Catalanotto: Dental therapy is key to oral health equity

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Dental therapy can improve access to high-quality, safe, and cost-effective care -- and, eventually, boost oral health equity, according to Dr. Frank Catalanotto. He spoke at the June 22 "Behind the PubMed Citation" talk presented by the University of Pennsylvania's Leon Levy Dental Medicine Library.

In a broken healthcare system that leaves so many without dental care access, dental therapists can assist in leveling the playing field, said Catalanotto, a professor in the department of community dentistry and behavioral science at the University of Florida College of Dentistry. He was also one of the authors of the "Dental Therapists' Impact on Access to Care and Oral Health Equity" report published in the May issue of Compendium of Continuing Education in Dentistry.

"I started to view dental therapy as a tool just like community water fluoridation and minimally invasive dentistry," Catalanotto said during the talk. "These are tools to help us improve oral health and, specifically, oral health equity."

Tremendous oral healthcare need

In December 2018, there were 5,863 dental health professional shortage areas designated by the U.S. Health Resources and Services Administration. These are geographic areas, populations, and facilities in which the need for dental services exceeds the number of dental care providers.

The shortage areas affect about 57.94 million people in the U.S., and for the designation to be removed, 10,635 dentists are needed. Also, approximately 190 million people in the U.S. cannot get regular access to dental care, Catalanotto said.

"Populations most in need of dental care receive the least," he added.

In 2009, Minnesota became the first state in the U.S. to authorize dental therapists. Since then, 11 other states, including Maine, Idaho, and Vermont, have followed suit. Adding dental therapists has made a major difference in these states, Catalanotto said.

At a nonprofit community dental organization in Minnesota, dentists were seeing more patients, providing more services, and producing higher relative value units and fees per treatment per day than in the years before dental therapists were added to the workforce, according to Catalanotto's analysis. In Alaska, adults and children in Alaska Native communities had lower rates of tooth extractions and higher rates of preventive care during a 10-year period when dental health aide therapists served more intensively, he noted.

The outcomes in Alaska and Minnesota could be why dental therapy legislation is gaining momentum across the country. Several other states, including Wisconsin, are considering similar legislation to add dental therapists to their oral health workforce. Oregon is a step away from authorizing dental therapists, with its bill (HB 2528) just awaiting the signature of Gov. Kate Brown.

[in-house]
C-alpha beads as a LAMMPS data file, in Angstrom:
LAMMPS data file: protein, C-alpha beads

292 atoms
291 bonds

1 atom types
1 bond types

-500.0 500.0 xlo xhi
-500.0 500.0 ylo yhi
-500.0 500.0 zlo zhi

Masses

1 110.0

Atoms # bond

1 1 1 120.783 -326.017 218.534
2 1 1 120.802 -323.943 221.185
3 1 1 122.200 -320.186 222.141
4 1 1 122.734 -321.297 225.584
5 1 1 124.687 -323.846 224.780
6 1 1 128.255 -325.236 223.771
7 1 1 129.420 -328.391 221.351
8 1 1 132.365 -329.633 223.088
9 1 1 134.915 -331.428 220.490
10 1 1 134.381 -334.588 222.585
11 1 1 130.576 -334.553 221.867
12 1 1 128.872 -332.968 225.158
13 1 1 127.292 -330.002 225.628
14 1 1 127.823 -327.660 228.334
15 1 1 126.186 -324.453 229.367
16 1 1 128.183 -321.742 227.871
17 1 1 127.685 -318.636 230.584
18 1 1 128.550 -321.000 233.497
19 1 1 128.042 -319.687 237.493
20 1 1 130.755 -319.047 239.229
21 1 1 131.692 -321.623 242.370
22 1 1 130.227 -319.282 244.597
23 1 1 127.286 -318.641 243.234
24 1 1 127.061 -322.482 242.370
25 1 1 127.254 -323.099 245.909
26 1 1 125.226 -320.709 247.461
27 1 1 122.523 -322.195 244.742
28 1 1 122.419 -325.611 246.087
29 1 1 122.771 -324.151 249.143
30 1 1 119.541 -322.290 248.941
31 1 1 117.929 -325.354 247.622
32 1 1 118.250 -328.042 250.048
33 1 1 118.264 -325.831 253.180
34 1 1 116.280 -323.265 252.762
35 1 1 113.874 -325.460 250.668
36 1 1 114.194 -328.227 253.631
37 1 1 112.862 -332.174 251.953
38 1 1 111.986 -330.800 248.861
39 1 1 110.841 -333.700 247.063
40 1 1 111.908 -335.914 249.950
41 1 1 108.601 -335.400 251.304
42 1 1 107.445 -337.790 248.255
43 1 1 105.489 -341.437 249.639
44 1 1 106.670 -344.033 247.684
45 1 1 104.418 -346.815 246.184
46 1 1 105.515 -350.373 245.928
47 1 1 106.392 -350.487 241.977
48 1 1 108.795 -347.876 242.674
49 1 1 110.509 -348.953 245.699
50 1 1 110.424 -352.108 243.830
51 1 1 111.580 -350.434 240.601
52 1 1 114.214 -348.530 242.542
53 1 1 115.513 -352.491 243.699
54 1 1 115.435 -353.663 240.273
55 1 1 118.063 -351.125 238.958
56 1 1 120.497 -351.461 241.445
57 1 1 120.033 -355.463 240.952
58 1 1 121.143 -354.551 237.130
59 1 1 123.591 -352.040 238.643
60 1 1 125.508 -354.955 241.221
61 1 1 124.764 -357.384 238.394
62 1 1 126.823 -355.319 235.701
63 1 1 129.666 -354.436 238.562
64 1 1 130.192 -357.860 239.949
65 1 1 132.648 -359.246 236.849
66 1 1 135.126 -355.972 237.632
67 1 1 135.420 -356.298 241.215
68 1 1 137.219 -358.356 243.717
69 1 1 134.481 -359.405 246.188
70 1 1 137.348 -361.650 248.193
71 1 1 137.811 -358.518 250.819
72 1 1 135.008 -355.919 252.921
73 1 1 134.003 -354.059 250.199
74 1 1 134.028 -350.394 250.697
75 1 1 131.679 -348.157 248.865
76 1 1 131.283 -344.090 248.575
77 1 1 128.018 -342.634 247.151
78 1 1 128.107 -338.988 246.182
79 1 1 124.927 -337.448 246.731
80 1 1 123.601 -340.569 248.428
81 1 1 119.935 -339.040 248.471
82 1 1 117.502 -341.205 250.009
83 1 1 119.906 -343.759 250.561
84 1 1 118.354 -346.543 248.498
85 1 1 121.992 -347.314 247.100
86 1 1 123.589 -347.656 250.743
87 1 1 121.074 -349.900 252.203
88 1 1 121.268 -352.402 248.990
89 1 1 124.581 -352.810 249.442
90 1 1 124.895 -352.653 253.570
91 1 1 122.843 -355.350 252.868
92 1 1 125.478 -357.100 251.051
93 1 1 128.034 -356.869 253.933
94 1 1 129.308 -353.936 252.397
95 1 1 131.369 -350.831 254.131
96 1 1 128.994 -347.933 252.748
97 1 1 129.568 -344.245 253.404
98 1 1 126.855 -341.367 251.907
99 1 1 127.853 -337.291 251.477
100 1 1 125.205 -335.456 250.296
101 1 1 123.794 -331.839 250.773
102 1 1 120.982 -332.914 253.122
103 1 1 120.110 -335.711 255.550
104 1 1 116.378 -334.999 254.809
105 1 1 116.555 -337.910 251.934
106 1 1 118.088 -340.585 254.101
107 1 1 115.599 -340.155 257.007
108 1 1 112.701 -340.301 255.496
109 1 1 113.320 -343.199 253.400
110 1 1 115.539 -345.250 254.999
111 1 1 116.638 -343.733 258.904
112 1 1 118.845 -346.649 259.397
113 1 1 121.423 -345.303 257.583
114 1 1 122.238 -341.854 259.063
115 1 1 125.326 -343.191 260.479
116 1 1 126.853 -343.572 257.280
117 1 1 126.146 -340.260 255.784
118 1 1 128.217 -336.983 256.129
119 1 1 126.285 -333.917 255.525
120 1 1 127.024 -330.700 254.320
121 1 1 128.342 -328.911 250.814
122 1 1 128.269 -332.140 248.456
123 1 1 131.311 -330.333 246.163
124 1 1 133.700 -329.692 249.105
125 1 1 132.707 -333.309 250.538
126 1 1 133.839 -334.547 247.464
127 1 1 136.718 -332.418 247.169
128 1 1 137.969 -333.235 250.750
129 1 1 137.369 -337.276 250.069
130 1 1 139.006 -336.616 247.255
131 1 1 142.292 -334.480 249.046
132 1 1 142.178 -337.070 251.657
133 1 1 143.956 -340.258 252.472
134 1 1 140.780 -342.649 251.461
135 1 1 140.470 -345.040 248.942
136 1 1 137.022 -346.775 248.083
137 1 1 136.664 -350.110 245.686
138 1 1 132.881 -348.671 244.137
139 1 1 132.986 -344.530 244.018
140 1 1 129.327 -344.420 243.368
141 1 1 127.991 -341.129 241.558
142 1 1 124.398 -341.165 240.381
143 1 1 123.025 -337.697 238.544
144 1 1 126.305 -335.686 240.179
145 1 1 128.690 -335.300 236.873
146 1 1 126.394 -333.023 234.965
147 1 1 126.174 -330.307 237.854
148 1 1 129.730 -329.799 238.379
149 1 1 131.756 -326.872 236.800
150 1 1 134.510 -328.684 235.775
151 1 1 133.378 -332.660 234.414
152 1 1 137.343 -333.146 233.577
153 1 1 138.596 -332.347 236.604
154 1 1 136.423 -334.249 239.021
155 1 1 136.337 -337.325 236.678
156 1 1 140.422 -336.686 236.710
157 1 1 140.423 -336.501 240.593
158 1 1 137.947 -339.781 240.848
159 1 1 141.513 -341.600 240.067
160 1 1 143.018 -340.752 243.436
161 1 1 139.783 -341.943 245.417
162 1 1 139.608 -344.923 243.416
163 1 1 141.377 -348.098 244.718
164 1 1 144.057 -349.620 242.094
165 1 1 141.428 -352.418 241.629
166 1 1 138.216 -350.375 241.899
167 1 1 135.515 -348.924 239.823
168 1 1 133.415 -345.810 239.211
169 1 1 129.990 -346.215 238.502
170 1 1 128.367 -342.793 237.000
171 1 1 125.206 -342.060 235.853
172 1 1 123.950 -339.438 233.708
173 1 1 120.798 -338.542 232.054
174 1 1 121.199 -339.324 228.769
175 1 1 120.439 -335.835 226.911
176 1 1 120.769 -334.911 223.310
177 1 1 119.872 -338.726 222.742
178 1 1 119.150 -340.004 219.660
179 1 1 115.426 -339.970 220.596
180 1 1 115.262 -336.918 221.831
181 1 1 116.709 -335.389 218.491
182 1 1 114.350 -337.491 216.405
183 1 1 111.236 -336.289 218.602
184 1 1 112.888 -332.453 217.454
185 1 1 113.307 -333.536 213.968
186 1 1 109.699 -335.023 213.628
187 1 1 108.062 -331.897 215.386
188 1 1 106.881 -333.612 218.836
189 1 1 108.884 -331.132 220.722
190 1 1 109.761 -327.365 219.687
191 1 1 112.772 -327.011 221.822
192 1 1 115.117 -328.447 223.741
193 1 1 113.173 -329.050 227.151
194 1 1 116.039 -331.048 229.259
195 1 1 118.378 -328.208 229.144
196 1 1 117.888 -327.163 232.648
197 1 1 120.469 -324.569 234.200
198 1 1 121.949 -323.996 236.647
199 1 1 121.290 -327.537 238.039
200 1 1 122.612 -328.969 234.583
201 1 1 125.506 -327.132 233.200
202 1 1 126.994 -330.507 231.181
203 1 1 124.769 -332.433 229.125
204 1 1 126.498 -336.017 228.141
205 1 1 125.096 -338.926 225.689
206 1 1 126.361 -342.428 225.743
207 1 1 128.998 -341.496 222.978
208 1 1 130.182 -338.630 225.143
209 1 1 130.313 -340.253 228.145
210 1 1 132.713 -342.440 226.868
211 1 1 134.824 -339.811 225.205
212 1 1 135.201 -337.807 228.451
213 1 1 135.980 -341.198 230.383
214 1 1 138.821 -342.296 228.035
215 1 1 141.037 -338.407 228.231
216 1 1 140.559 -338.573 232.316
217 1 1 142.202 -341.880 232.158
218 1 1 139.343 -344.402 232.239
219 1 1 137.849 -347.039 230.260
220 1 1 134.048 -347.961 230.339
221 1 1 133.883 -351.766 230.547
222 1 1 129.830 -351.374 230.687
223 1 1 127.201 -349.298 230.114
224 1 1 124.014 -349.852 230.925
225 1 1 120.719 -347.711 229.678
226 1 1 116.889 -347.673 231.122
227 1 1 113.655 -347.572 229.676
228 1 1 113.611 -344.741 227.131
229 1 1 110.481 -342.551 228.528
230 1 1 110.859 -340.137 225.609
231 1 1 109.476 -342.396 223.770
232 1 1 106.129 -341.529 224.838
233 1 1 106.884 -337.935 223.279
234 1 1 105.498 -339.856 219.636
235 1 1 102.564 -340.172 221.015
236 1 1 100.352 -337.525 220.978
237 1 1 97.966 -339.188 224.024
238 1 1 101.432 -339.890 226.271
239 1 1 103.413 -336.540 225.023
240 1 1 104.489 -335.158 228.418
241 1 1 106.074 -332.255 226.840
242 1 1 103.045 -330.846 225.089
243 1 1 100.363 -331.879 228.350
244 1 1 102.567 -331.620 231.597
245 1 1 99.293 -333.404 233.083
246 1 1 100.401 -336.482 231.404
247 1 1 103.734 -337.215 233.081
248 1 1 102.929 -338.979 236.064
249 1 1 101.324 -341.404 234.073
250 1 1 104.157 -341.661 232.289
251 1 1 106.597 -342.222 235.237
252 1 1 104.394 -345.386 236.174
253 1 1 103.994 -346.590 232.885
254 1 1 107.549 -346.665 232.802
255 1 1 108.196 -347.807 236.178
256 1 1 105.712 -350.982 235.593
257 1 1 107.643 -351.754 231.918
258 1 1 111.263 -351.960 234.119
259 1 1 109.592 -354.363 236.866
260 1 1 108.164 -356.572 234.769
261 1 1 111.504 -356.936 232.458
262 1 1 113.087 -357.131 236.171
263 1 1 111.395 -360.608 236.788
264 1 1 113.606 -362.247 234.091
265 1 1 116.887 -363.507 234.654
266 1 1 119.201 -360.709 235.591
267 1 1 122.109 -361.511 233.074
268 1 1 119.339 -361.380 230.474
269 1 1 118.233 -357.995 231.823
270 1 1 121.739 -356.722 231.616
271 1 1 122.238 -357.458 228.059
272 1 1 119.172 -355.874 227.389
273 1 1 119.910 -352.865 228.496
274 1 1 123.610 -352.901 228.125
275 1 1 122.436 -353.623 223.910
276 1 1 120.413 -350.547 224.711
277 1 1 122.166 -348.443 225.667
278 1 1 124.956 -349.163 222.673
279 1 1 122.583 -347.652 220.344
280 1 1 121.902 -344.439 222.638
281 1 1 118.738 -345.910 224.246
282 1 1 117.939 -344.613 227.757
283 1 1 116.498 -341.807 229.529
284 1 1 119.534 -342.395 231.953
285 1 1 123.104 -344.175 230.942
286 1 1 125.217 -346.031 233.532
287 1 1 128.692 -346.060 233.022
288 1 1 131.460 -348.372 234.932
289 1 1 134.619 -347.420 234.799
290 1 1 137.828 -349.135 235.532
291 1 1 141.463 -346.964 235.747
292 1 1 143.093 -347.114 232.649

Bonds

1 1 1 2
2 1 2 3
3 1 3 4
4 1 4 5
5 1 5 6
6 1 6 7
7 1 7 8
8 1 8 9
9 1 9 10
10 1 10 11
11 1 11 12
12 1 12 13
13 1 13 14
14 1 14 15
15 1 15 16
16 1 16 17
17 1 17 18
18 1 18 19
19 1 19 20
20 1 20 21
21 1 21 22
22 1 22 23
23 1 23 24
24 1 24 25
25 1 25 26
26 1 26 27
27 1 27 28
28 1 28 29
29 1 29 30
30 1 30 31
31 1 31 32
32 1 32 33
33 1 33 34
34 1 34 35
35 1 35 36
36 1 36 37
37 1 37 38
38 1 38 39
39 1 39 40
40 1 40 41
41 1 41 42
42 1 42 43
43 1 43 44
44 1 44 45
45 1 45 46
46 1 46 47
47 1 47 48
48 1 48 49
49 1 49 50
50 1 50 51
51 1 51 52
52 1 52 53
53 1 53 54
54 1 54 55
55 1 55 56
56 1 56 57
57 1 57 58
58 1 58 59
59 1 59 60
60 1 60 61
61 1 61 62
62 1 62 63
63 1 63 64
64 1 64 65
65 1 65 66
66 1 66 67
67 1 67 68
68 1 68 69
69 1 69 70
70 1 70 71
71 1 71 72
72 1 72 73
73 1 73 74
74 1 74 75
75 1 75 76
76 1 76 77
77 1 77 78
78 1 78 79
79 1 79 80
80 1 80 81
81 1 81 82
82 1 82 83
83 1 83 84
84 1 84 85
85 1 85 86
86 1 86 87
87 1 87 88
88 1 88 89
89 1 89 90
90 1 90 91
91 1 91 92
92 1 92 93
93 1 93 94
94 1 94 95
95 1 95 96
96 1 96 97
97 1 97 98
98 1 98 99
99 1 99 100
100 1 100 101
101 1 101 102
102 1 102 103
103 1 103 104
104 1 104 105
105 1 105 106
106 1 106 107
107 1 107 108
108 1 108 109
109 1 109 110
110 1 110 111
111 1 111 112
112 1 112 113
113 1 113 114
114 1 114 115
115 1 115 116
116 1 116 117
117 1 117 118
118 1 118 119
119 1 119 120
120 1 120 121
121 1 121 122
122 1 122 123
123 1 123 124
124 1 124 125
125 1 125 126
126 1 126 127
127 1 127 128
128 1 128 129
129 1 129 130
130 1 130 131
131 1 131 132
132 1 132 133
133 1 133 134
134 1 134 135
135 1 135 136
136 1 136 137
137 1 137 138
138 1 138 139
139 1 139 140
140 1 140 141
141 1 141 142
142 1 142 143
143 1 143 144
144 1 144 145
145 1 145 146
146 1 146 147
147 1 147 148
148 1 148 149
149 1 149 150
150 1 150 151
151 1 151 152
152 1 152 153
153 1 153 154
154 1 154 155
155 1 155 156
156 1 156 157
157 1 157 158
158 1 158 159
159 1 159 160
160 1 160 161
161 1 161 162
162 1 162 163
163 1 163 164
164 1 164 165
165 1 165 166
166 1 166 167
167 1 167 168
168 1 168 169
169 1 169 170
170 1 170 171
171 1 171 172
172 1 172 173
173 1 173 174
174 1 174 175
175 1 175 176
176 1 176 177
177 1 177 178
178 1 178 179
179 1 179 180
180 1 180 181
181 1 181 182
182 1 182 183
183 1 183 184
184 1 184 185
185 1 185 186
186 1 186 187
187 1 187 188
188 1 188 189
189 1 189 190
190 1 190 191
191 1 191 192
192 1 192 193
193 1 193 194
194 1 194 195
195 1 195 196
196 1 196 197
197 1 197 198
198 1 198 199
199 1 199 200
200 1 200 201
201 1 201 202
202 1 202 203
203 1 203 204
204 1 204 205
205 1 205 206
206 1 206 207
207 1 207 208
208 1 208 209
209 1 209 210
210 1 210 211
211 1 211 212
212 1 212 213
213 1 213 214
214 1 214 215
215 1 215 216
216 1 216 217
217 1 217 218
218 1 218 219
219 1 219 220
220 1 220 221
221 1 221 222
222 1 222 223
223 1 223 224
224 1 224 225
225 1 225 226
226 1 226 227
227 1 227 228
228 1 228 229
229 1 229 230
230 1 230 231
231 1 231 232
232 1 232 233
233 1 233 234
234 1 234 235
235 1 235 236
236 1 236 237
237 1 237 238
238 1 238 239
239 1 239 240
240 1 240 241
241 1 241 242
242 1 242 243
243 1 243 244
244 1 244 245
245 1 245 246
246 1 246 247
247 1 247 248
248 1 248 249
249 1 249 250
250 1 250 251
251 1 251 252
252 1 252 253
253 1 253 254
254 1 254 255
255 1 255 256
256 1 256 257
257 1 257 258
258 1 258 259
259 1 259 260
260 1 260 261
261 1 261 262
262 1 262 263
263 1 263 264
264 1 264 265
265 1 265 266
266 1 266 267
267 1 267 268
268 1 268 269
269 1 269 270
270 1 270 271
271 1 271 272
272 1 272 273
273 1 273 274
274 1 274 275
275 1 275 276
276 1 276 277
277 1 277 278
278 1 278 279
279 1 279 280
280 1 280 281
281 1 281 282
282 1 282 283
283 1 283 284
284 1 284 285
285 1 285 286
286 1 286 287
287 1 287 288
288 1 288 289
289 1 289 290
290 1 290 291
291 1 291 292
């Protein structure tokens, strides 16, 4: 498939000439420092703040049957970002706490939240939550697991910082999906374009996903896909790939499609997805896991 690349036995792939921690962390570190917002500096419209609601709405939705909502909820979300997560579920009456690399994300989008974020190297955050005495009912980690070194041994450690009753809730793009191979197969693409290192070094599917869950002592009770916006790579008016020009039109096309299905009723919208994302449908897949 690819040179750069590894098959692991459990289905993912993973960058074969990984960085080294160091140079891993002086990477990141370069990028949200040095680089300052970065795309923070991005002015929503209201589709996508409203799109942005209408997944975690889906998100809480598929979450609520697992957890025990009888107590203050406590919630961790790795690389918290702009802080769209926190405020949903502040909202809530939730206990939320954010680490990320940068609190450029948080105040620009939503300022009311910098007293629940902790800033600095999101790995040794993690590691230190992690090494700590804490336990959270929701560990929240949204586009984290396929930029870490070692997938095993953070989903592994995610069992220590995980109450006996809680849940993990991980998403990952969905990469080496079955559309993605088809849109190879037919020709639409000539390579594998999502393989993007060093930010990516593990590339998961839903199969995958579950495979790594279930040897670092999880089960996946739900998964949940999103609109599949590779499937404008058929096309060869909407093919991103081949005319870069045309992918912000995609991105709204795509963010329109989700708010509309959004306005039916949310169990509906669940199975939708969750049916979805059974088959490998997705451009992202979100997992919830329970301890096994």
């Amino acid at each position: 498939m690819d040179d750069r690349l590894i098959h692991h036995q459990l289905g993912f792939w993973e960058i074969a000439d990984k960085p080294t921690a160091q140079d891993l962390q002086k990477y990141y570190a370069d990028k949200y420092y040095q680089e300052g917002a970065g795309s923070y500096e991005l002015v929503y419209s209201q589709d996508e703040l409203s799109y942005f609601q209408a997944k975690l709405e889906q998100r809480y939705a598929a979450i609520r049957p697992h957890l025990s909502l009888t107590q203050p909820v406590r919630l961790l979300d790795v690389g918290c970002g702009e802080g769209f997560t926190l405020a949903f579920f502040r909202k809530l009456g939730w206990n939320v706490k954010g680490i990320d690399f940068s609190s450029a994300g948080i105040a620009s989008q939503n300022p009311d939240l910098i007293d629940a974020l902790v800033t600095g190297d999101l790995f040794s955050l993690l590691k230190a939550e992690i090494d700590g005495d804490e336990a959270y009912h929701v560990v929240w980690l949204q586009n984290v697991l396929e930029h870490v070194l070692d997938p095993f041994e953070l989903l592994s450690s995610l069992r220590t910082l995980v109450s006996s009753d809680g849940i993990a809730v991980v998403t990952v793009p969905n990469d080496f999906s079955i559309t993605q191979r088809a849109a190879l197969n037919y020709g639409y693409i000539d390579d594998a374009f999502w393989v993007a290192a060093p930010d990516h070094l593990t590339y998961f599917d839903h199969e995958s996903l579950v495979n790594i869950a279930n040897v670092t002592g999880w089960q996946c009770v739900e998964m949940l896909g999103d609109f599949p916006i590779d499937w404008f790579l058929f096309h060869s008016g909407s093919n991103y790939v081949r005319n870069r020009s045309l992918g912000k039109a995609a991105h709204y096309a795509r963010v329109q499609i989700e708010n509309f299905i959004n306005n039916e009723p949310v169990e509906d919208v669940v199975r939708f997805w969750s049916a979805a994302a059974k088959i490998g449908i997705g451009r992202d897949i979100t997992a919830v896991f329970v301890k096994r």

Other routes to improvement

Despite the momentum, dental associations, including the ADA, oppose the authorization of dental therapists and have lobbied to prevent states from adding this new category of midlevel providers. The ADA has said the priority should be connecting underserved populations with dentists who are available to treat them, Catalanotto said. The organization believes improving access to care hinges on community health worker outreach and improved dental service funding under Medicaid.

Catalanotto called the ADA's idea of using community dental health coordinators to improve access to care a fair idea but said it did "nothing to help the problem." Coordinators can help patients with a lack of oral health literacy connect with dentists; however, they still must visit hospitals and pay for services, he emphasized.

"The ADA has committed dues money for this, but no data on the value of [coordinators] has been presented," Catalanotto said.

When it comes to improving access to oral health and reducing inequities, Catalanotto said several additional solutions should be explored, including integrating medical and dental care and improving the oral health literacy of the public, especially policymakers.

He also called for loan forgiveness to attract dentists to dental health professional shortage areas, better Medicaid reimbursement rates and fewer administrative hassles, and more safety net programs, including federally qualified health centers with sliding-scale fees.

Finally, "change restrictive dental practice acts to follow more direct access for dental hygienists and implementation of dental therapy," Catalanotto said.

Note: The opinions Catalanotto shared in this presentation are his own and do not necessarily represent the official viewpoints of any organization with which he is affiliated.

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